Coups and rumours of coups in Fiji
5 Jun 2023|

Almost inconceivably, the fact that the parliament of Fiji has been without an opposition for weeks has largely escaped the attention of the international media. Yet all 26 parliamentary members of Frank Bainimarama’s FijiFirst party have been suspended and barred from the chamber—without pay—since mid-May.

Predictably, given how deeply the meme of ‘coup culture’ has penetrated the Fijian psyche, this building political crisis has generated speculation about military intervention.

According to the local rumour mill, the decision to sideline the opposition aims to provide a pretext for the Republic of Fiji Military Forces (RFMF) to intervene using its role as guarantor of the 2013 constitution to return FijiFirst to power.

The logic of this speculation is difficult to follow though, especially as a look at the legalities involved suggests it may instead be a power play by Prime Minister Sitiveni Rabuka’s governing coalition.

The current political drama began on 17 May when the Fijian Elections Office’s acting supervisor of elections, Ana Mataiciwa, decided to suspend the registration of FijiFirst and three other smaller parties until and unless they presented audited financial statements to the acting Registrar of Political Parties, as required by the Political Parties (Registration, Conduct, Funding and Disclosures) Act (PPR Act).

The following day, the speaker of Fiji’s parliament, Ratu Naiqama Lalabalavu, barred the Frank Bainimarama-led FijiFirst Party from parliament. He ruled that all 26 FijiFirst members were not entitled to participate in proceedings as a consequence of their party’s suspended registration.

The idea of an RFMF intervention in this scenario enjoys credence due to a flawed understanding of both Fijian electoral law and the 2013 constitution, but these documents more strongly indicate that the decision is a power grab by the Rabuka Government.

The speaker’s decision to bar the 26 FijiFirst members from the parliament was based on the decision to suspend their party’s  registration. However, the PPR Act only specifies that the registrar ‘may’ suspend the registration of a political party prior to full deregistration. So Mataiciwa was not obliged to suspend FijiFirst. She chose to do so. This is in contrast to the mandatory language of the PPR Act regarding deregistration. This states that the registrar ‘shall deregister’ a political party which has not remedied a specified breach of the PPR Act.

A similar question arises regarding the speaker’s decision to suspend FijiFirst’s parliamentary duties and pay. The speaker appears to have interpreted the PPR Act stipulation that a suspended party is ‘not entitled to any of the rights and privileges’ that a registered party enjoys in parliament.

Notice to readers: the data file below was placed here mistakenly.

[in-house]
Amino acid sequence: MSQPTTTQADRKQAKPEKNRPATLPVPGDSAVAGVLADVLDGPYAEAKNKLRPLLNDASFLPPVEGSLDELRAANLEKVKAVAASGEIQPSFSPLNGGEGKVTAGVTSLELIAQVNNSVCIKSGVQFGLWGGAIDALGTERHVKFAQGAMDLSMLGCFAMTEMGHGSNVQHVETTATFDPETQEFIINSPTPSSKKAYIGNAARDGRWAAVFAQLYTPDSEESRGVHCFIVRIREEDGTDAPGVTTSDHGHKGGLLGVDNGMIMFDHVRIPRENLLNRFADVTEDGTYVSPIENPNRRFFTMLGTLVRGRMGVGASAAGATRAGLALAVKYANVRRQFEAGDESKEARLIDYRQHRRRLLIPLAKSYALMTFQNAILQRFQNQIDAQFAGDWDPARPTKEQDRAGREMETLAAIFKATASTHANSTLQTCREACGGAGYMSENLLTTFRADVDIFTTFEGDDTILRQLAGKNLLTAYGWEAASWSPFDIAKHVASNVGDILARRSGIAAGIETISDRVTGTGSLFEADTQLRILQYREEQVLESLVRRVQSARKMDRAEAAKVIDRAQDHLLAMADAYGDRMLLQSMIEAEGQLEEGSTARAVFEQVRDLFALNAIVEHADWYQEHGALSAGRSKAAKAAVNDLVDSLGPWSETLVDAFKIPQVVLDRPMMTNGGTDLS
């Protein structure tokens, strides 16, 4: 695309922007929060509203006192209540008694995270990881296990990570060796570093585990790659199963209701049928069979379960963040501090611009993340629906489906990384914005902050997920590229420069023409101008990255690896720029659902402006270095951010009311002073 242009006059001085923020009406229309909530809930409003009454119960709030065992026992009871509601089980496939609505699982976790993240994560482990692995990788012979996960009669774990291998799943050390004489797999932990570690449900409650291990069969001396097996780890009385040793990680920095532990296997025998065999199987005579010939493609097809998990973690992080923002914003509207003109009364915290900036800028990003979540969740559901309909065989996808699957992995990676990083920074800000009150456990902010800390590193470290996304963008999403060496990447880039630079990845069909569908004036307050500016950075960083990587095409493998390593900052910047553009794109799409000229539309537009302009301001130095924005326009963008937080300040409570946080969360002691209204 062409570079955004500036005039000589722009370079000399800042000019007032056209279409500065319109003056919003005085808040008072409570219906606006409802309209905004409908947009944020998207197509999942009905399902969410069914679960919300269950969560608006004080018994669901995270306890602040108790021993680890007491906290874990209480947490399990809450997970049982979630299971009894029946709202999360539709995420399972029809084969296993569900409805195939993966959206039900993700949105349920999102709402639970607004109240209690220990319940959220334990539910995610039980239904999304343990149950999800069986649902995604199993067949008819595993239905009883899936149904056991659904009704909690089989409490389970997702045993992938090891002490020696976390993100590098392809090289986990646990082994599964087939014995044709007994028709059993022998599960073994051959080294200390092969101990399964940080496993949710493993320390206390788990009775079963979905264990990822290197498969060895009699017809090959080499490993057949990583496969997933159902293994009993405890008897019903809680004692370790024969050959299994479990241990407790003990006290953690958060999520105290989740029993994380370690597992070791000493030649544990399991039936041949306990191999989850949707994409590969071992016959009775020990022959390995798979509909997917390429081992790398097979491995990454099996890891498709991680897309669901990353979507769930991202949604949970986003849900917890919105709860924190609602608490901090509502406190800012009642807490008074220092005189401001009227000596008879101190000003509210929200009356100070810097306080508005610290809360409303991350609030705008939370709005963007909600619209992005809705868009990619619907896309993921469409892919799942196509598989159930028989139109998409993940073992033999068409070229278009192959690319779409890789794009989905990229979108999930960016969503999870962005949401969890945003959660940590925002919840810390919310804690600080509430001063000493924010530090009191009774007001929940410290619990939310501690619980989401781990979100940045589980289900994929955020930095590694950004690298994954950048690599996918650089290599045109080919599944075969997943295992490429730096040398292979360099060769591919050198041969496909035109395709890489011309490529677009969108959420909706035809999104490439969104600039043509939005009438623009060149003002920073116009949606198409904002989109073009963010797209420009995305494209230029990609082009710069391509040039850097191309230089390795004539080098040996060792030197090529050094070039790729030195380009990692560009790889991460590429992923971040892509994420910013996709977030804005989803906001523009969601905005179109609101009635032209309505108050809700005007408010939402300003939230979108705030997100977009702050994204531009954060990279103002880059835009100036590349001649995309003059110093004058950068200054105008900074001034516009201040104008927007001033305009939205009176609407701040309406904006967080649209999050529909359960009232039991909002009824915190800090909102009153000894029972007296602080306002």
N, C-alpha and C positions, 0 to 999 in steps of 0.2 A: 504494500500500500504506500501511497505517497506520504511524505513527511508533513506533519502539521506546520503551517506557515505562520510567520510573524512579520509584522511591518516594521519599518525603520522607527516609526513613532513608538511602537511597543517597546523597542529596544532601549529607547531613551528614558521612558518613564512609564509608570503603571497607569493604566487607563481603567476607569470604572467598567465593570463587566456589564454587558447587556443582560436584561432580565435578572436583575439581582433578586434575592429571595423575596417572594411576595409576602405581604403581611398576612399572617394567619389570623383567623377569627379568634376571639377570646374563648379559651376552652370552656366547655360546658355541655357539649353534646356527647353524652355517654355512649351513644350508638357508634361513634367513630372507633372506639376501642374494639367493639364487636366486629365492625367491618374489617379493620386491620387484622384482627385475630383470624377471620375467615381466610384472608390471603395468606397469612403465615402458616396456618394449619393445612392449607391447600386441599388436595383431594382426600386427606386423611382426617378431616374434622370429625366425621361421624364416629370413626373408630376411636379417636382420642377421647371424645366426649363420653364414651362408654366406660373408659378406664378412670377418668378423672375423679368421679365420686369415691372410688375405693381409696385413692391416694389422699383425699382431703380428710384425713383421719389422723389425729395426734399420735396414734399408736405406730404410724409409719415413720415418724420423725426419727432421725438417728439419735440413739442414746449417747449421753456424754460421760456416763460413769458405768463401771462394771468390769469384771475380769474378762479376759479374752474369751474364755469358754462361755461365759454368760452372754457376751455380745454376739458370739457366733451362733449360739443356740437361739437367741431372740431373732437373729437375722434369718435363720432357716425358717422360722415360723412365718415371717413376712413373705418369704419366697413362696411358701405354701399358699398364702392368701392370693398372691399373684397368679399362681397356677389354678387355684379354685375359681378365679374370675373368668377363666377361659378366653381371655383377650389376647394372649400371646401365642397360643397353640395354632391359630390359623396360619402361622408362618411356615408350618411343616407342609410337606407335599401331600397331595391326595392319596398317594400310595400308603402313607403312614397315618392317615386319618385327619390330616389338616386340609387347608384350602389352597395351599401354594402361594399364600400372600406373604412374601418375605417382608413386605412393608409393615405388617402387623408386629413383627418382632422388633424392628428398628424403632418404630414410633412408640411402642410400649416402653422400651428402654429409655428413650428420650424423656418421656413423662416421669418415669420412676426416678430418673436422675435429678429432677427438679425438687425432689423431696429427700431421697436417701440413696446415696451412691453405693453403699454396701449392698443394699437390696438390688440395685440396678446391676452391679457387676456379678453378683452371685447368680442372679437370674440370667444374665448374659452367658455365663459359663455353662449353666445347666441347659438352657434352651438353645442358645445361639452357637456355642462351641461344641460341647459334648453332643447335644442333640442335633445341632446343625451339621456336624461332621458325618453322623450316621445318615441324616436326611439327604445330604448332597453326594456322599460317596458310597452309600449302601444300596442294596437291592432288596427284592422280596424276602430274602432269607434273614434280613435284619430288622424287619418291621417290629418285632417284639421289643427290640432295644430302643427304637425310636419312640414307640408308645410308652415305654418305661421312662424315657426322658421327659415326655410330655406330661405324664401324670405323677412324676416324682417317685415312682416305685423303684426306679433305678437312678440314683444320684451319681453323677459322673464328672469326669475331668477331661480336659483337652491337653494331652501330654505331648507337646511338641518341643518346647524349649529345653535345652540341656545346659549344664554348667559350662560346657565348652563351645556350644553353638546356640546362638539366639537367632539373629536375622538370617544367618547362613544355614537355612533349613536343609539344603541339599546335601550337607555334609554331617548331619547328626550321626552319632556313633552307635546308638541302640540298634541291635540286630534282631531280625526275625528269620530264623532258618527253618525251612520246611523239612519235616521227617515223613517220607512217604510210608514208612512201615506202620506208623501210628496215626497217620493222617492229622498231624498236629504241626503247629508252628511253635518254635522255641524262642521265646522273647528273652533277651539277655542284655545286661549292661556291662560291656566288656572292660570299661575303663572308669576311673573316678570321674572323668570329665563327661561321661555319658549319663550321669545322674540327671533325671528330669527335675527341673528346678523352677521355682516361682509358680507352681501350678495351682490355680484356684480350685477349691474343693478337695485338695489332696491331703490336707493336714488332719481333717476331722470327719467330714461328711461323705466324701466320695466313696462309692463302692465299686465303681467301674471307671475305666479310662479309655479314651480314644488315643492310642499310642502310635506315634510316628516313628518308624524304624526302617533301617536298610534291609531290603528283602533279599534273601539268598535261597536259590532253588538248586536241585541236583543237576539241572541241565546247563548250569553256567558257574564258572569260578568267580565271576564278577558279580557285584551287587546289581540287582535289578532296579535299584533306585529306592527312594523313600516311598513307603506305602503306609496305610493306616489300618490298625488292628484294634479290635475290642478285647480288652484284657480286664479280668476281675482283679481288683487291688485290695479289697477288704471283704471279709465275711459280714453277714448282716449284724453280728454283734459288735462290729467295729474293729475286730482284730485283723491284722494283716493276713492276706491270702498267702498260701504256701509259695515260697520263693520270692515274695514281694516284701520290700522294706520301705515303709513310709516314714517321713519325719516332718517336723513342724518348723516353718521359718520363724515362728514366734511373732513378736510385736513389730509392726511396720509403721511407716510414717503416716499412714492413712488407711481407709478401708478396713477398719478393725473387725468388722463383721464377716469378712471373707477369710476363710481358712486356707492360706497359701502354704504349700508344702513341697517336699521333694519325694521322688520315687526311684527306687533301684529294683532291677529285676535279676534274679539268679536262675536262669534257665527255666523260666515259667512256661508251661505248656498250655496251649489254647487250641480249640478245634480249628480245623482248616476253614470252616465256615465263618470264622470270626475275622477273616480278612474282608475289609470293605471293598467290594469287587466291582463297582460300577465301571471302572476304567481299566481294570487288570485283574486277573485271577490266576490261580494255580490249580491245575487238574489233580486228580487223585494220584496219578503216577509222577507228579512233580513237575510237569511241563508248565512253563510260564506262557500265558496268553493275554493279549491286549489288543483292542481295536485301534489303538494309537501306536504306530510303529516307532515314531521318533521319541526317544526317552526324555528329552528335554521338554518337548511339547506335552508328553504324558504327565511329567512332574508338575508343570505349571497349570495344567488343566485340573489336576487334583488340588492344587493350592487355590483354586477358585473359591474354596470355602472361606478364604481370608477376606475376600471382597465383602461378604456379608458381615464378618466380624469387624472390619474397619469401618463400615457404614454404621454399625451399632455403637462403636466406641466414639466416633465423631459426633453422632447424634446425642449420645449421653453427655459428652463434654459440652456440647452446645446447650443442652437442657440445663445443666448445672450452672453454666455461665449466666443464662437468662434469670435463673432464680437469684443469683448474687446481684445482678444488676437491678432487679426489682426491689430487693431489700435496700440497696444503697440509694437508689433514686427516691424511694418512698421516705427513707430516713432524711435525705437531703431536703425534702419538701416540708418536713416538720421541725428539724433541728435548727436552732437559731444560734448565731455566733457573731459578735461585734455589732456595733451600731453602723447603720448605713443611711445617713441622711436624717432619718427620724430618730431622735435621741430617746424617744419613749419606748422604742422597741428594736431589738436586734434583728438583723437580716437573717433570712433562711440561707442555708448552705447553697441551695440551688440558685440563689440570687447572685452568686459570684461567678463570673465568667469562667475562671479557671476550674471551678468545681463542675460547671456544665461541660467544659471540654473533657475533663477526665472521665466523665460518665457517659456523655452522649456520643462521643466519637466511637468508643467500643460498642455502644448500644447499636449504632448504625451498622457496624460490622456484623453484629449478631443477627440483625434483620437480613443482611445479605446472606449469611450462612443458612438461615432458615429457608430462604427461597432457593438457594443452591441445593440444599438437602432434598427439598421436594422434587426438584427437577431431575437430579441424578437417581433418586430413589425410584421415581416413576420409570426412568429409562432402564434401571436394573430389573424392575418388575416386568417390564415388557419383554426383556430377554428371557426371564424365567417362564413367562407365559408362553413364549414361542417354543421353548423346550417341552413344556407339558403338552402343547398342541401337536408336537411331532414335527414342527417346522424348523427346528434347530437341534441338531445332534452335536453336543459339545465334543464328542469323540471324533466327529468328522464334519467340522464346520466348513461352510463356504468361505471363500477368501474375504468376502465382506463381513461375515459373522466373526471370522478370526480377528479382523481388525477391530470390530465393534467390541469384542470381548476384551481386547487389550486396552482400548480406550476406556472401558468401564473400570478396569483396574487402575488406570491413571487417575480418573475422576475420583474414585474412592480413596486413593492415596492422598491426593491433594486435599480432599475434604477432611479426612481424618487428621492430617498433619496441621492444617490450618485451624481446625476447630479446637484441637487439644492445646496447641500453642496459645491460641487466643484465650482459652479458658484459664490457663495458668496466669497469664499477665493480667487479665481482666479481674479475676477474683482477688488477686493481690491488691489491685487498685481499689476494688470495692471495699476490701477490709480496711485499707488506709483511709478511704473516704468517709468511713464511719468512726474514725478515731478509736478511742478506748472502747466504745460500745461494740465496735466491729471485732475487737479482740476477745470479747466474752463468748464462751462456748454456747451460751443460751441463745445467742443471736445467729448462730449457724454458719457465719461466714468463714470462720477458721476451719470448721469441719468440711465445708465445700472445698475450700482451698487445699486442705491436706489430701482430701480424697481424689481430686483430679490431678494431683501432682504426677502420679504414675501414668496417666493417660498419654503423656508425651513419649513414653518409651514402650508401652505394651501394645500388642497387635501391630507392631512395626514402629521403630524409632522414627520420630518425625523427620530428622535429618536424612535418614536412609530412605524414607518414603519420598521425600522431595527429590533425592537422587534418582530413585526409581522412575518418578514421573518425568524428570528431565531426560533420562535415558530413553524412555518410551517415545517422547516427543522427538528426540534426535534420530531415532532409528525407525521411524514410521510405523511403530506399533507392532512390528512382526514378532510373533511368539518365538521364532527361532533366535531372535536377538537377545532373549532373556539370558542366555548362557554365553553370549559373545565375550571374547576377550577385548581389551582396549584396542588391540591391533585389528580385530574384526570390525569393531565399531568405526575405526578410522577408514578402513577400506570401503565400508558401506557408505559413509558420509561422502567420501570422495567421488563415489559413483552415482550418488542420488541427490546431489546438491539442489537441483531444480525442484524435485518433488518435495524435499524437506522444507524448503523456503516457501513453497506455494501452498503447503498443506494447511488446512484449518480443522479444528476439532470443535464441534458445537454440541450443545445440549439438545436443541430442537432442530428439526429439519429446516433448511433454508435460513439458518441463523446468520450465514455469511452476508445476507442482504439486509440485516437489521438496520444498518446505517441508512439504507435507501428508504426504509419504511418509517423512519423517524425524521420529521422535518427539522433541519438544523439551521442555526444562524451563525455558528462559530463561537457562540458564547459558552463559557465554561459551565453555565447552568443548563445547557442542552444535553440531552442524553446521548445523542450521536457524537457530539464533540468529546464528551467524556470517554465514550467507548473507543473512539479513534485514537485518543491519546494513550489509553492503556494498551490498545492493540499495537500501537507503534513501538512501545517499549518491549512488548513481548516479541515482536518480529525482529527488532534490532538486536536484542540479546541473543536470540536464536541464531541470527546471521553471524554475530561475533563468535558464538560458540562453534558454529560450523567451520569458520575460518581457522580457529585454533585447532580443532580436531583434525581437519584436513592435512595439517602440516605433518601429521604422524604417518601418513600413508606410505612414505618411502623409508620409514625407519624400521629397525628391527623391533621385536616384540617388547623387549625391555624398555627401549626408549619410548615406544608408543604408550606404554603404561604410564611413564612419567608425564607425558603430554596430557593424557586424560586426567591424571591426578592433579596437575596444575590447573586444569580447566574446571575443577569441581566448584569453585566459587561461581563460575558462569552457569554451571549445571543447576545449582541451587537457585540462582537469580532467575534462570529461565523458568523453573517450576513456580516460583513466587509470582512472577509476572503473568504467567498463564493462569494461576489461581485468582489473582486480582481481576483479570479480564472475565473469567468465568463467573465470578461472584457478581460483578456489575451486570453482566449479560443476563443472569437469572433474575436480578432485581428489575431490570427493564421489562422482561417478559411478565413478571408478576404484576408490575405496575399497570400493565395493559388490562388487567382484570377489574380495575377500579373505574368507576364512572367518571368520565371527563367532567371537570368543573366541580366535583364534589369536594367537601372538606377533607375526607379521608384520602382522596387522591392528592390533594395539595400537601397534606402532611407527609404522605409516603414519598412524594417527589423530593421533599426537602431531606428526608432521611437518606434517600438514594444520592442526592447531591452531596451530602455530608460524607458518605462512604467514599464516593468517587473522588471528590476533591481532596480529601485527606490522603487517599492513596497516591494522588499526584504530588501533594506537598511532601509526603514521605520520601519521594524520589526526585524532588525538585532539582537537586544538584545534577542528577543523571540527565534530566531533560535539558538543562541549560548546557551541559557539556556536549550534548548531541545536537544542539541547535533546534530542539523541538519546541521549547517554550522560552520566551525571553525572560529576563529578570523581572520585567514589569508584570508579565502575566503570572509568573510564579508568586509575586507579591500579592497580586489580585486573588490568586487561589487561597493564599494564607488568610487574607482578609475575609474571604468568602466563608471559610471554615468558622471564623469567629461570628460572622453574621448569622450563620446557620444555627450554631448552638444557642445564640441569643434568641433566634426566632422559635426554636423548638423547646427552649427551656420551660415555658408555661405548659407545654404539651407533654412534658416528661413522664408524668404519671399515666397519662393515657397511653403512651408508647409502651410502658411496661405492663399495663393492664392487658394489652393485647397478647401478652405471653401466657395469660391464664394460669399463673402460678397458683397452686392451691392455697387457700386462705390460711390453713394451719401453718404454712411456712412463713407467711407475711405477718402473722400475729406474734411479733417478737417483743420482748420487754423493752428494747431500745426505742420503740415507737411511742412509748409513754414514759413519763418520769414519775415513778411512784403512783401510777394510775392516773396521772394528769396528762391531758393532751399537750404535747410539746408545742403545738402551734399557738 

But the PPR Act makes clear later that parliament is a special case. It states that the members of a deregistered political party ‘shall continue to serve for the remainder of their term as independents or as members of other political parties.’

This provision undermines critics who believed that party deregulation would result in the expulsion of the suspended FijiFirst members from the parliament, and that the party would be prevented from filling the resultant casual vacancies. Though it is true that if deregistration caused expulsion, there would no FijiFirst candidates available from the 2022 election to fill casual vacancies. With no FijiFirst candidates available, a national by-election would be required to fill the vacancies.

In this case, opposition critics would note that even if the military did not intervene, Prime Minister Rabuka’s People’s Alliance party would probably win a significant number of additional seats through this by-election, possibly even enough to govern in its own right.

It is questionable just how important a political advantage a by-election might be to Rabuka, even if it were possible. Unlike in Samoa or Solomon Islands, earning a supermajority would not allow constitutional change by the governing party, as Fiji’s constitution requires a vote in favour by three quarters of all registered voters.

Moreover, if the People’s Alliance did achieve a majority after such a by-election, the current tri-partite governing coalition would certainly collapse, creating a whole new set of grounds for political instability in both the parliament and the wider community.

On balance, the rumours regarding such extreme consequences of suspending nearly half of Fiji’s parliament are far-fetched, despite the seriousness of running a parliament without an opposition—especially in the leadup to the budget session.

Undoubtedly, the suspension of the FijiFirst members is a grave matter for the standing of the parliament as the central organ of governance in Fiji. There are also political and legal questions regarding the use of discretionary powers both by the acting supervisor of elections and the speaker.

But in terms of ‘coup culture’ fears, it is important to note that the current controversy would have to escalate to the level of a constitutional crisis to plausibly allow the RFMF to assert its claimed guardianship role over the 2013 constitution. Besides, FijiFirst will probably be able to submit the required financial acquittals in time to avoid deregistration, giving the episode the appearance of a storm in a teacup. Still, the affair will linger in the air, as suspicion and distrust take time to be allayed. In reality, they will just go back into political storage until the country’s next cause celebre.